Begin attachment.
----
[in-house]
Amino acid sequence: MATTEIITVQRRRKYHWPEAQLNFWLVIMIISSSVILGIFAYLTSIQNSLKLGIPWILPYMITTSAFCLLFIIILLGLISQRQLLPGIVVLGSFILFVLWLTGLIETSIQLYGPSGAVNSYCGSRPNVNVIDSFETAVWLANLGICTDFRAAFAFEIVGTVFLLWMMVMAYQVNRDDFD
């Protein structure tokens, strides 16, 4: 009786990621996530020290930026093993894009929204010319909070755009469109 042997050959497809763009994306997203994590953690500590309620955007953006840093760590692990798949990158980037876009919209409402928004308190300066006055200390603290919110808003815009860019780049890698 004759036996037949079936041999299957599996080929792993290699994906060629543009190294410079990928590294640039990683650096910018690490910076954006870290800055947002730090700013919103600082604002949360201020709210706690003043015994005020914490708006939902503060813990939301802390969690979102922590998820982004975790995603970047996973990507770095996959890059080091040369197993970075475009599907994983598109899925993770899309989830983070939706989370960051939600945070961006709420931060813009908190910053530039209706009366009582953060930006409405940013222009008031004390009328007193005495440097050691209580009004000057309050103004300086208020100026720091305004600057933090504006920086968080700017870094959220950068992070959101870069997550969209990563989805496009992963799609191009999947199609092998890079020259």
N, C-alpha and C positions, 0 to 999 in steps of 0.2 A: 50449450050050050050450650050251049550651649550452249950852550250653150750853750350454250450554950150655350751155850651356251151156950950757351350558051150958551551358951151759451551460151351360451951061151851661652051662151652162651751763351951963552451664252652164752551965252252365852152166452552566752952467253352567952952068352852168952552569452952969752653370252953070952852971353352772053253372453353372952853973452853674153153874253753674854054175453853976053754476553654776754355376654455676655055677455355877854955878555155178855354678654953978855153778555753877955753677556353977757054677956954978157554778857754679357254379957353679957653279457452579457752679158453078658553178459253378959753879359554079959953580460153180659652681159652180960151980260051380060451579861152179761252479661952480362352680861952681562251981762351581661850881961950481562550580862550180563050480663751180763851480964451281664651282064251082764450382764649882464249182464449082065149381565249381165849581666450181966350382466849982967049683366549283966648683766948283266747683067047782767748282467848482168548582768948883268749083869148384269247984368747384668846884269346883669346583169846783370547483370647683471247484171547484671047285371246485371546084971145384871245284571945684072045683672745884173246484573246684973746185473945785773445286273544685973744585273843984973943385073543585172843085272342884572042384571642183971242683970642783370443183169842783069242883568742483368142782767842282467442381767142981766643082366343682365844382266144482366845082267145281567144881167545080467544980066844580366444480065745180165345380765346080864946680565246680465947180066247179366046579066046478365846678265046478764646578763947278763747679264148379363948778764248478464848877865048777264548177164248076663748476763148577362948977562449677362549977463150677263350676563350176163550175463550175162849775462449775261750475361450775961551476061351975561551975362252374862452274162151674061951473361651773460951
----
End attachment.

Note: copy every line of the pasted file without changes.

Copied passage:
[in-house]
Amino acid sequence: MATTEIITVQRRRKYHWPEAQLNFWLVIMIISSSVILGIFAYLTSIQNSLKLGIPWILPYMITTSAFCLLFIIILLGLISQRQLLPGIVVLGSFILFVLWLTGLIETSIQLYGPSGAVNSYCGSRPNVNVIDSFETAVWLANLGICTDFRAAFAFEIVGTVFLLWMMVMAYQVNRDDFD
């Protein structure tokens, strides 16, 4: 009786990621996530020290930026093993894009929204010319909070755009469109 042997050959497809763009994306997203994590953690500590309620955007953006840093760590692990798949990158980037876009919209409402928004308190300066006055200390603290919110808003815009860019780049890698 004759036996037949079936041999299957599996080929792993290699994906060629543009190294410079990928590294640039990683650096910018690490910076954006870290800055947002730090700013919103600082604002949360201020709210706690003043015994005020914490708006939902503060813990939301802390969690979102922590998820982004975790995603970047996973990507770095996959890059080091040369197993970075475009599907994983598109899925993770899309989830983070939706989370960051939600945070961006709420931060813009908190910053530039209706009366009582953060930006409405940013222009008031004390009328007193005495440097050691209580009004000057309050103004300086208020100026720091305004600057933090504006920086968080700017870094959220950068992070959101870069997550969209990563989805496009992963799609191009999947199609092998890079020259």
N, C-alpha and C positions, 0 to 999 in steps of 0.2 A: 50449450050050050050450650050251049550651649550452249950852550250653150750853750350454250450554950150655350751155850651356251151156950950757351350558051150958551551358951151759451551460151351360451951061151851661652051662151652162651751763351951963552451664252652164752551965252252365852152166452552566752952467253352567952952068352852168952552569452952969752653370252953070952852971353352772053253372453353372952853973452853674153153874253753674854054175453853976053754476553654776754355376654455676655055677455355877854955878555155178855354678654953978855153778555753877955753677556353977757054677956954978157554778857754679357254379957353679957653279457452579457752679158453078658553178459253378959753879359554079959953580460153180659652681159652180960151980260051380060451579861152179761252479661952480362352680861952681562251981762351581661850881961950481562550580862550180563050480663751180763851480964451281664651282064251082764450382764649882464249182464449082065149381565249381165849581666450181966350382466849982967049683366549283966648683766948283266747683067047782767748282467848482168548582768948883268749083869148384269247984368747384668846884269346883669346583169846783370547483370647683471247484171547484671047285371246485371546084971145384871245284571945684072045683672745884173246484573246684973746185473945785773445286273544685973744585273843984973943385073543585172843085272342884572042384571642183971242683970642783370443183169842783069242883568742483368142782767842282467442381767142981766643082366343682365844382266144482366845082267145281567144881167545080467544980066844580366444480065745180165345380765346080864946680565246680465947180066247179366046579066046478365846678265046478764646578763947278763747679264148379363948778764248478464848877865048777264548177164248076663748476763148577362948977562449677362549977463150677263350676563350176163550175463550175162849775462449775261750475361450775961551476061351975561551975362252374862452274162151674061951473361651773460951